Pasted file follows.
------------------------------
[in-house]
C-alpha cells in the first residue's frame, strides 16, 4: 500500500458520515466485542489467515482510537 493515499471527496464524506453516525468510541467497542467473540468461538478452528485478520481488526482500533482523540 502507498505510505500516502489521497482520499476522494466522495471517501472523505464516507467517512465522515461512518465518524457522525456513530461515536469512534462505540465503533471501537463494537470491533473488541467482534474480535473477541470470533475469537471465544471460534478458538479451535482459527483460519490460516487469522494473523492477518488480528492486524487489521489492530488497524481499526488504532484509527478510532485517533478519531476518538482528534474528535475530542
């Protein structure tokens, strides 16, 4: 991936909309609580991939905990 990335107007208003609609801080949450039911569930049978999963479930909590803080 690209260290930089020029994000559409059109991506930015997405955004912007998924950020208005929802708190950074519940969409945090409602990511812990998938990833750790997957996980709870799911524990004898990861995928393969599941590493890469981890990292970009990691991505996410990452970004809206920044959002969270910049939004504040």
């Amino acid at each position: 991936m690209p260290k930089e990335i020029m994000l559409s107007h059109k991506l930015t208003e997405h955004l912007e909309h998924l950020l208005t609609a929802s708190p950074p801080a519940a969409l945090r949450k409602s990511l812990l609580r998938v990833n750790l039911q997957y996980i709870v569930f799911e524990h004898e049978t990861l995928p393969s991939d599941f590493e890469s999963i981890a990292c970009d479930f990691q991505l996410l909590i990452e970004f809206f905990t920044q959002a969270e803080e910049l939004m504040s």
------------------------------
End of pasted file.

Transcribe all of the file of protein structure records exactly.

[in-house]
C-alpha cells in the first residue's frame, strides 16, 4: 500500500458520515466485542489467515482510537 493515499471527496464524506453516525468510541467497542467473540468461538478452528485478520481488526482500533482523540 502507498505510505500516502489521497482520499476522494466522495471517501472523505464516507467517512465522515461512518465518524457522525456513530461515536469512534462505540465503533471501537463494537470491533473488541467482534474480535473477541470470533475469537471465544471460534478458538479451535482459527483460519490460516487469522494473523492477518488480528492486524487489521489492530488497524481499526488504532484509527478510532485517533478519531476518538482528534474528535475530542
């Protein structure tokens, strides 16, 4: 991936909309609580991939905990 990335107007208003609609801080949450039911569930049978999963479930909590803080 690209260290930089020029994000559409059109991506930015997405955004912007998924950020208005929802708190950074519940969409945090409602990511812990998938990833750790997957996980709870799911524990004898990861995928393969599941590493890469981890990292970009990691991505996410990452970004809206920044959002969270910049939004504040």
């Amino acid at each position: 991936m690209p260290k930089e990335i020029m994000l559409s107007h059109k991506l930015t208003e997405h955004l912007e909309h998924l950020l208005t609609a929802s708190p950074p801080a519940a969409l945090r949450k409602s990511l812990l609580r998938v990833n750790l039911q997957y996980i709870v569930f799911e524990h004898e049978t990861l995928p393969s991939d599941f590493e890469s999963i981890a990292c970009d479930f990691q991505l996410l909590i990452e970004f809206f905990t920044q959002a969270e803080e910049l939004m504040s």